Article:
• If double income is not an absolute need, then it just means you are blessed and can actually afford to pause, evaluate the reasons why you want to work outside of the home and accordingly have a setup that you are most comfortable with to handle work and family. It is still important to keep remembering that you cannot have your cake and eat it too and so it is important to set realistic goals and expectations of yourself (remember, nobody can have it all). 
Going back to the case of the domestic maids, I find it very fascinating how that segment is so advanced in some aspects of supply/demand and work-life balance and there is definitely something we can learn from it. Maids are hired as Individual Contributors - meaning, they are hired for what they themselves can provide/do, those who hire are also clear on what the outcomes/benefits are by hiring them for X hours a day and the pay is directly proportional to the number of hours and number of tasks done. Now, this gives them excellent flexibility in managing their day depending on a) their strength and stamina and b) their need for money (of course, I am overly generalizing assuming both the maids and their employers are professional enough and don't abuse each other). Other than the maids' ability to do good household work, they also need to be honest, with good work ethics and PR skills to thrive in this market so they are never really out of work. And, somehow most of them crack the PR skills part of it pretty effortlessly and especially in India even without the other two (quality of work and work ethics), they seem to be always in demand (that is a topic for a different post though)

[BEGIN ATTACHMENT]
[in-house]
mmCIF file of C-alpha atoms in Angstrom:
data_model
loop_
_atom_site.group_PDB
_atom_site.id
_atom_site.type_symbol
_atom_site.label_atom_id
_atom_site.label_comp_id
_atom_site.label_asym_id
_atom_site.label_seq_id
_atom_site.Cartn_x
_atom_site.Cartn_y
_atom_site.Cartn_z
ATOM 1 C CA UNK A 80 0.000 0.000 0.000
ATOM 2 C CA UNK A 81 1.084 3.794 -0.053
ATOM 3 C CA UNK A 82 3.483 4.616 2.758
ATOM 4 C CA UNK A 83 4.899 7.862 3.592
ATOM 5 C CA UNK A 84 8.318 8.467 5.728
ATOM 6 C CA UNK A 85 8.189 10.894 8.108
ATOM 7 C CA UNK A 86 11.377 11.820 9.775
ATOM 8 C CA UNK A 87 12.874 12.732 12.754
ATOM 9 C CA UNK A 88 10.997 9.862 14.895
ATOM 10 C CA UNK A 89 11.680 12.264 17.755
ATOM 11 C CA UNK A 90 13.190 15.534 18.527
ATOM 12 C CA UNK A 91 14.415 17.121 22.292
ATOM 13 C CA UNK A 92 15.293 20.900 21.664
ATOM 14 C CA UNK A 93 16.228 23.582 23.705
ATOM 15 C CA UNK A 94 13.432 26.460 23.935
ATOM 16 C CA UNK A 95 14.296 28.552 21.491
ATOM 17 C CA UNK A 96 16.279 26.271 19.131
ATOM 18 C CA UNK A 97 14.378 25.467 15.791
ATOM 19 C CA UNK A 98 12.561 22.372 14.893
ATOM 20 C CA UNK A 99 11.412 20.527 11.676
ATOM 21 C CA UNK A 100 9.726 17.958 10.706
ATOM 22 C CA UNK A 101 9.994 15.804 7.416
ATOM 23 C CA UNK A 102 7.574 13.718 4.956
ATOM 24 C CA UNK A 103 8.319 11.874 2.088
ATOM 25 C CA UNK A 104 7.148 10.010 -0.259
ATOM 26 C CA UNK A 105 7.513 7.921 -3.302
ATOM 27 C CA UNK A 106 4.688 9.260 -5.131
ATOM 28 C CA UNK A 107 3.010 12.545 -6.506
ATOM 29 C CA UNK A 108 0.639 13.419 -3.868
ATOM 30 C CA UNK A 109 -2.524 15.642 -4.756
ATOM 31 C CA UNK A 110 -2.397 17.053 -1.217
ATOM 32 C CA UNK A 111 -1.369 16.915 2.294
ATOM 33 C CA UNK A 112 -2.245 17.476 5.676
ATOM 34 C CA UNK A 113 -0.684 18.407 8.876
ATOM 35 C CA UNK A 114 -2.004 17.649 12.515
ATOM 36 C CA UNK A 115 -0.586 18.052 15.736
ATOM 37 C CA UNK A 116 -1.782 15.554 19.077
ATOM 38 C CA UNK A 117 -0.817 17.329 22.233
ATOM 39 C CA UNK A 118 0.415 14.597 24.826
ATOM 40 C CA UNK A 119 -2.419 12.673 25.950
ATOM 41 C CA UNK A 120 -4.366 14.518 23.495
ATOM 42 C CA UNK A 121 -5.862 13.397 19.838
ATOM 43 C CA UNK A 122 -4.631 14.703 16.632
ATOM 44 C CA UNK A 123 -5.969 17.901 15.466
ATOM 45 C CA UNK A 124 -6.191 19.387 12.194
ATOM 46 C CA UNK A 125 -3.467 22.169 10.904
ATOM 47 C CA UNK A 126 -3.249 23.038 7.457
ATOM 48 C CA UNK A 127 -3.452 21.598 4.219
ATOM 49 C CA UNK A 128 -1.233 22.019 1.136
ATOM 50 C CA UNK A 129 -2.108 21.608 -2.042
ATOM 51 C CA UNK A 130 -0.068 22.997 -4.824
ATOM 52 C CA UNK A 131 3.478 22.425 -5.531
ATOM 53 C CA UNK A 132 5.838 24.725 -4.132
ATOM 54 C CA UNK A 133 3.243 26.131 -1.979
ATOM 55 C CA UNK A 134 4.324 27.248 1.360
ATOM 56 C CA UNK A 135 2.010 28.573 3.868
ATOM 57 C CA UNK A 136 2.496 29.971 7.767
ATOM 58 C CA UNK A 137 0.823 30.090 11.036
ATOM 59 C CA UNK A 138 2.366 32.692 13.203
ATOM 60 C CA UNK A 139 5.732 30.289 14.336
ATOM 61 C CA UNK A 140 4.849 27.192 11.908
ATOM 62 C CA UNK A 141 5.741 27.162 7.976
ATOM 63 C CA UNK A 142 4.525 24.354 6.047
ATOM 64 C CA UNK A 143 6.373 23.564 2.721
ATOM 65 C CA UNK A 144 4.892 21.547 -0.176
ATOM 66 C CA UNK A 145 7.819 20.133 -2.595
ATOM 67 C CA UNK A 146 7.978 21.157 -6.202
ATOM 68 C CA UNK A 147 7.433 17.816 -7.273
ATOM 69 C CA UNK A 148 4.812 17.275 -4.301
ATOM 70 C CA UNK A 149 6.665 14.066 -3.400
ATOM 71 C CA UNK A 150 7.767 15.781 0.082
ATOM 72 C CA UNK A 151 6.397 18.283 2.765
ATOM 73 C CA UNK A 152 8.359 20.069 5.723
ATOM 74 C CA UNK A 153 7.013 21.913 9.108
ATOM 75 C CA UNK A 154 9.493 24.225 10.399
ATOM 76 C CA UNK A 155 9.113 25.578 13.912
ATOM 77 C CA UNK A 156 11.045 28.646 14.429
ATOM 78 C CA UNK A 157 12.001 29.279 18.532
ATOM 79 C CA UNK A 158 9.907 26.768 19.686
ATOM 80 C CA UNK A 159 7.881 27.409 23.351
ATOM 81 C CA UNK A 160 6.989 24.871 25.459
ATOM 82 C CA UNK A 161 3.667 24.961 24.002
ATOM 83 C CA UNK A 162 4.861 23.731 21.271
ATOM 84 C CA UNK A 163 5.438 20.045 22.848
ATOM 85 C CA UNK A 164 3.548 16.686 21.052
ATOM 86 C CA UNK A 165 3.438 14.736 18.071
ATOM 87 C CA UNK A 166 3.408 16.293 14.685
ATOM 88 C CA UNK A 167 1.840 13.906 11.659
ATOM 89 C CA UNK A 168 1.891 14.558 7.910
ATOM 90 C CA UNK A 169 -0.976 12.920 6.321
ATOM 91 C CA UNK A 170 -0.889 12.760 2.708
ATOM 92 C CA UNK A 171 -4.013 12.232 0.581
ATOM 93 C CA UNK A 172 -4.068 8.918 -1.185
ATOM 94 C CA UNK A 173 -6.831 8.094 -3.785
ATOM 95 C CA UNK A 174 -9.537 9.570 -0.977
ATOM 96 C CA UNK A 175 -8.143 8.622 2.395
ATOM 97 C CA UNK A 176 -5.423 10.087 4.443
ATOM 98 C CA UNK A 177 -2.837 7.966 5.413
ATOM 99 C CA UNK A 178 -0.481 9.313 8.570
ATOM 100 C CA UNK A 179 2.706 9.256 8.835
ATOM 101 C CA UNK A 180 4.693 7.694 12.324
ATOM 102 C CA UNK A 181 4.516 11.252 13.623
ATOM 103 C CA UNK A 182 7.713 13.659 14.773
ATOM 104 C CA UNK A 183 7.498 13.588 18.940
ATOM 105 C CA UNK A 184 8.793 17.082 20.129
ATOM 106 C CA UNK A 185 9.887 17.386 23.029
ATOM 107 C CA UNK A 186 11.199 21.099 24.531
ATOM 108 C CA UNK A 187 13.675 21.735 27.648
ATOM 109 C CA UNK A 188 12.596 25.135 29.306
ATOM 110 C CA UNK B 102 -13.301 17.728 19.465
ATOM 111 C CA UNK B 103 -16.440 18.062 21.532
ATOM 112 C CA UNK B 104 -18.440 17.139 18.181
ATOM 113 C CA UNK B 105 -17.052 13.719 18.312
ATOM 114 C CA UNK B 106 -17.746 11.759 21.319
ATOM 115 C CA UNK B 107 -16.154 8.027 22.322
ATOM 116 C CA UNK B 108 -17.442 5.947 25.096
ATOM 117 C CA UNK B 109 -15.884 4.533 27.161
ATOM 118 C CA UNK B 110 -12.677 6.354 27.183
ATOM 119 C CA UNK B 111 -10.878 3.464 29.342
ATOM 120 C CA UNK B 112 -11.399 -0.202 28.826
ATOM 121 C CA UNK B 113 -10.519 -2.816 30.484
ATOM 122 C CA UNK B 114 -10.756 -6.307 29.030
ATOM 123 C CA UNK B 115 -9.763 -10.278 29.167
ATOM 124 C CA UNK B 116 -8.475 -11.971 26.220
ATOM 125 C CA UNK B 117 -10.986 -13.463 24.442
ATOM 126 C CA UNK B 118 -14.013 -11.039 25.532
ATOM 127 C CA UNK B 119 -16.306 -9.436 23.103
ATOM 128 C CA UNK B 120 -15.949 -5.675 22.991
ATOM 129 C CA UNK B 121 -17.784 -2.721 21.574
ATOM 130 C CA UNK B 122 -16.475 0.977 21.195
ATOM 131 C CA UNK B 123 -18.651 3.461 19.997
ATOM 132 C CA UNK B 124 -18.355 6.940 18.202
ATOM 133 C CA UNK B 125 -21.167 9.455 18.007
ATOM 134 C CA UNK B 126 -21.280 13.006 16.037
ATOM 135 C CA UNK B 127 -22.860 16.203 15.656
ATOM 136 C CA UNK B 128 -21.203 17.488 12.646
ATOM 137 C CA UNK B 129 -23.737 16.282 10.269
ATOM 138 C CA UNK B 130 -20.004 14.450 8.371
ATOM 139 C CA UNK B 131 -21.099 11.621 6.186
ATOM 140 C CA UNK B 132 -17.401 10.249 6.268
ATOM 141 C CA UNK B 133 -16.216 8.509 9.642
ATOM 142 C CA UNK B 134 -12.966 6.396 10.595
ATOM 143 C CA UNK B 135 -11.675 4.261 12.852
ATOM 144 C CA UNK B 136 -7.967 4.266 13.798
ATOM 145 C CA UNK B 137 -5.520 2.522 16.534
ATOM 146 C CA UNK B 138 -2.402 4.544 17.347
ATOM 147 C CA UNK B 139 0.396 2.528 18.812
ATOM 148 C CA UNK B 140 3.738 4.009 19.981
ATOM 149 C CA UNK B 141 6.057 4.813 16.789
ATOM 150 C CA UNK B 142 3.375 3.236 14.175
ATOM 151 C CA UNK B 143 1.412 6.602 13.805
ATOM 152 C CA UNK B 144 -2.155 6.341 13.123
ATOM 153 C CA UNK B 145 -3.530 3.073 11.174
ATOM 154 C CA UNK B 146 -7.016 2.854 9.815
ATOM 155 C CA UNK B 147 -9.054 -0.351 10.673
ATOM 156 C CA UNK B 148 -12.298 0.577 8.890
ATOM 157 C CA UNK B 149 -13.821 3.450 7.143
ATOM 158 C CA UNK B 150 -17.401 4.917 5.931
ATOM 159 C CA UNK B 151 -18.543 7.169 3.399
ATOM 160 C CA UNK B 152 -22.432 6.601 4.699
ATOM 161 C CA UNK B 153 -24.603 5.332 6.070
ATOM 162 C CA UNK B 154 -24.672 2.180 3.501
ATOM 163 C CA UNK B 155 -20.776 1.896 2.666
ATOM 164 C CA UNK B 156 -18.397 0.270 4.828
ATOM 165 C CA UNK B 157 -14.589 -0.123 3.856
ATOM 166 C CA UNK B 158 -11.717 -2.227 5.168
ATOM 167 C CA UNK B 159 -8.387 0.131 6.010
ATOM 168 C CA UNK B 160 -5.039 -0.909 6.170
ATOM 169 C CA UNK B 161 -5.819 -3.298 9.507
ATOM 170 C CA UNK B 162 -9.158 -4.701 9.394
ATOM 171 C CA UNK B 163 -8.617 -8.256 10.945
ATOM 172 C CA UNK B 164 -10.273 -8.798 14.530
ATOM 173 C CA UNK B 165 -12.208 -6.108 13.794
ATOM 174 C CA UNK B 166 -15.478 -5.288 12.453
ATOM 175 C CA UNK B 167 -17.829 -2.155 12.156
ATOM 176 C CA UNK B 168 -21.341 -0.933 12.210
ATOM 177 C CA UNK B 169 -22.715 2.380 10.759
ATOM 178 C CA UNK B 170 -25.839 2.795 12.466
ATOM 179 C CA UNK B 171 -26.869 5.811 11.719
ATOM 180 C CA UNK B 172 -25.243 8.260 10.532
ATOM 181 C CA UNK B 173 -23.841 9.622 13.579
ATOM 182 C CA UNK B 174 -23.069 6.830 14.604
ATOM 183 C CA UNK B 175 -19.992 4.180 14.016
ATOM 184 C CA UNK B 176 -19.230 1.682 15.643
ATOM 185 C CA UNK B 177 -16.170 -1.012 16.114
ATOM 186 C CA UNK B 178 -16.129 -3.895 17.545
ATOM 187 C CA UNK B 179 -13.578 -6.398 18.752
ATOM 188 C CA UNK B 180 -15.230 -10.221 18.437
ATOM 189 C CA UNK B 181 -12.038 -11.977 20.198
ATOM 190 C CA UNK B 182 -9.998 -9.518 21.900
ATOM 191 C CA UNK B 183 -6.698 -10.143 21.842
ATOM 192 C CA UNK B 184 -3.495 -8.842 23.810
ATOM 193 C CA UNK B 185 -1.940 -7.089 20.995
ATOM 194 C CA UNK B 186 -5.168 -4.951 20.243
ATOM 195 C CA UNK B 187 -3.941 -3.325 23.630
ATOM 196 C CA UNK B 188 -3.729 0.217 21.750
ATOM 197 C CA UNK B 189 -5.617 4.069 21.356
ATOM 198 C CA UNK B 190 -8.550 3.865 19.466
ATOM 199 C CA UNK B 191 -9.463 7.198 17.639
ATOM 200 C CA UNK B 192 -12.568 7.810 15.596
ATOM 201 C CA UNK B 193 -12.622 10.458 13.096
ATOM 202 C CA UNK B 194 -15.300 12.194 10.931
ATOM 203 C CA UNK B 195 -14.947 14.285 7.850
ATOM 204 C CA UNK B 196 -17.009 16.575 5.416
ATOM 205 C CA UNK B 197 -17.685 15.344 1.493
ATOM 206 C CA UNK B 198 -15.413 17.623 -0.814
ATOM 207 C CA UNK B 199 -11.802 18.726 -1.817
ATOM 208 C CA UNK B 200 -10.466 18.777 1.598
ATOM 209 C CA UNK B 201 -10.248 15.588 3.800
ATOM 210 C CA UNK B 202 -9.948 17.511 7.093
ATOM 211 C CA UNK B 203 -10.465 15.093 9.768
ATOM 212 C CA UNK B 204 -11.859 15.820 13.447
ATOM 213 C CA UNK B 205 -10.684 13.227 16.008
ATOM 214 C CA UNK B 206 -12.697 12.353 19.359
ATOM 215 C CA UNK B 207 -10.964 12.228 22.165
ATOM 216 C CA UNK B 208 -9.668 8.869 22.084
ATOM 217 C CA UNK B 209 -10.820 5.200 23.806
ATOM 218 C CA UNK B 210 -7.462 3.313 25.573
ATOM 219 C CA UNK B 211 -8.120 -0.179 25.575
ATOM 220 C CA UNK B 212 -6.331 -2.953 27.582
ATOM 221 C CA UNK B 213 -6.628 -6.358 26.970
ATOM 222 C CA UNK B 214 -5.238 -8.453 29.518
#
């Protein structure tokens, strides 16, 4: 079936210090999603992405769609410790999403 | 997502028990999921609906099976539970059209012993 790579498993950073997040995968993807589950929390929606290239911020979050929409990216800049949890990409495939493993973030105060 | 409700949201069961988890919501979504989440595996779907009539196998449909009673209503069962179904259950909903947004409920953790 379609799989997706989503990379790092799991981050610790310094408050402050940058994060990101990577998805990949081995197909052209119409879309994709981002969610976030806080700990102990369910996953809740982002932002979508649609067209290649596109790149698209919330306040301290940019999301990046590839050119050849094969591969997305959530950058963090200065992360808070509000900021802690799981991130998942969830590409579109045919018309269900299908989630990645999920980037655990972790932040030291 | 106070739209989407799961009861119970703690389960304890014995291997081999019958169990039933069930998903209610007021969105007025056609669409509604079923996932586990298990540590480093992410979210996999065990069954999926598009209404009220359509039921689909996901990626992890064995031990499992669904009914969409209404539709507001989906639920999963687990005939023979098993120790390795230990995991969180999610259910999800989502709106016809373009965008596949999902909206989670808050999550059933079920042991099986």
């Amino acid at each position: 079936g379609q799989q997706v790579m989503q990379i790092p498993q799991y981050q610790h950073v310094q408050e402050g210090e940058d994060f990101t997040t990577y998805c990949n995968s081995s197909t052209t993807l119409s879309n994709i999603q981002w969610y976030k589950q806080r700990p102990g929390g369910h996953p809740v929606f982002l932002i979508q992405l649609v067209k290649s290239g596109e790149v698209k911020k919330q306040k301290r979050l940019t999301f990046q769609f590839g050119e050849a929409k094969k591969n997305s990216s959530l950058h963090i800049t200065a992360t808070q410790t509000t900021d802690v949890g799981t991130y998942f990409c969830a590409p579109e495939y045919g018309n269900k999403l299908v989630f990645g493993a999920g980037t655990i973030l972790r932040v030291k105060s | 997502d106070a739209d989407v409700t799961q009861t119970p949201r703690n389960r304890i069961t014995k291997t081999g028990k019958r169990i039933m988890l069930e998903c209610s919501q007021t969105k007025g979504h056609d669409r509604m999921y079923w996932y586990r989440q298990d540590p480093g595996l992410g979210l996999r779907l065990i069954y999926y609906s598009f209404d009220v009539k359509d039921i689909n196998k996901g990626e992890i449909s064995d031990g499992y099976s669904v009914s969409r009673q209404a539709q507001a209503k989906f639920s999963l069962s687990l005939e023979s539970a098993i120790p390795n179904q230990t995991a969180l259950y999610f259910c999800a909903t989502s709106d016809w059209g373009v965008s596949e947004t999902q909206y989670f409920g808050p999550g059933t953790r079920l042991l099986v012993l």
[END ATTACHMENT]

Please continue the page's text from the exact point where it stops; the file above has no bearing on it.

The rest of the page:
If we correlate this to corporate jobs and careers, this is how consultants in any industry work. They get valued and paid purely for their expertise and experience and in most cases they get to choose how many hours they want to/can work and generally have better control on their timings. Yes, they may not have the career growth in terms of corporate titles and such but, their value in the market doesn't diminish as long they do good work and keep updating their skills as per the market needs. Other than the pure domain skills, to be successful as a consultant there are quite a few other skills we need to learn and acquire like PR/networking and the ability to sell and market ourselves so we always have enough work in hand to keep us as busy as we want to be.
Hindsight is always 20/20, I wish I had this epiphany many many years ago to build the necessary skills and consciously move towards becoming an independent consultant for few years. So, my current mantra that I would give to any young professionals (especially women) regarding work-life balance would be - invest time and energy during the initial part of your professional life in becoming really good at whatever you do, at this time go the extra mile, burn the midnight oil if needed to become truly top-notch, don't be shy to lean-in, promote your skills and strengths, take time to build a professional network that knows and values your worth and when there comes a time when you want to lean-out a bit and have better control of your work hours which you may not get in your corporate setting, then explore consulting gigs. Consulting lifestyle also has its ups and downs, one of which is an unpredictable monthly income (unless u are very good in managing a steady flow of assignments) and so be ready for that.

These consulting assignments help you be in touch with the industry, will force you to keep updating your skills as per the market needs and whenever ready, you can still go back to pursue a corporate career path.
To close, with some clear goal setting and realistic expectations and good time management, I think most of us can sail through those peak professional years which happen to also be the most demanding family years and can hope to get to the other side with a healthy body and sane mind to enjoy our retirement (is there still such a thing?... well, we will figure out when we get there).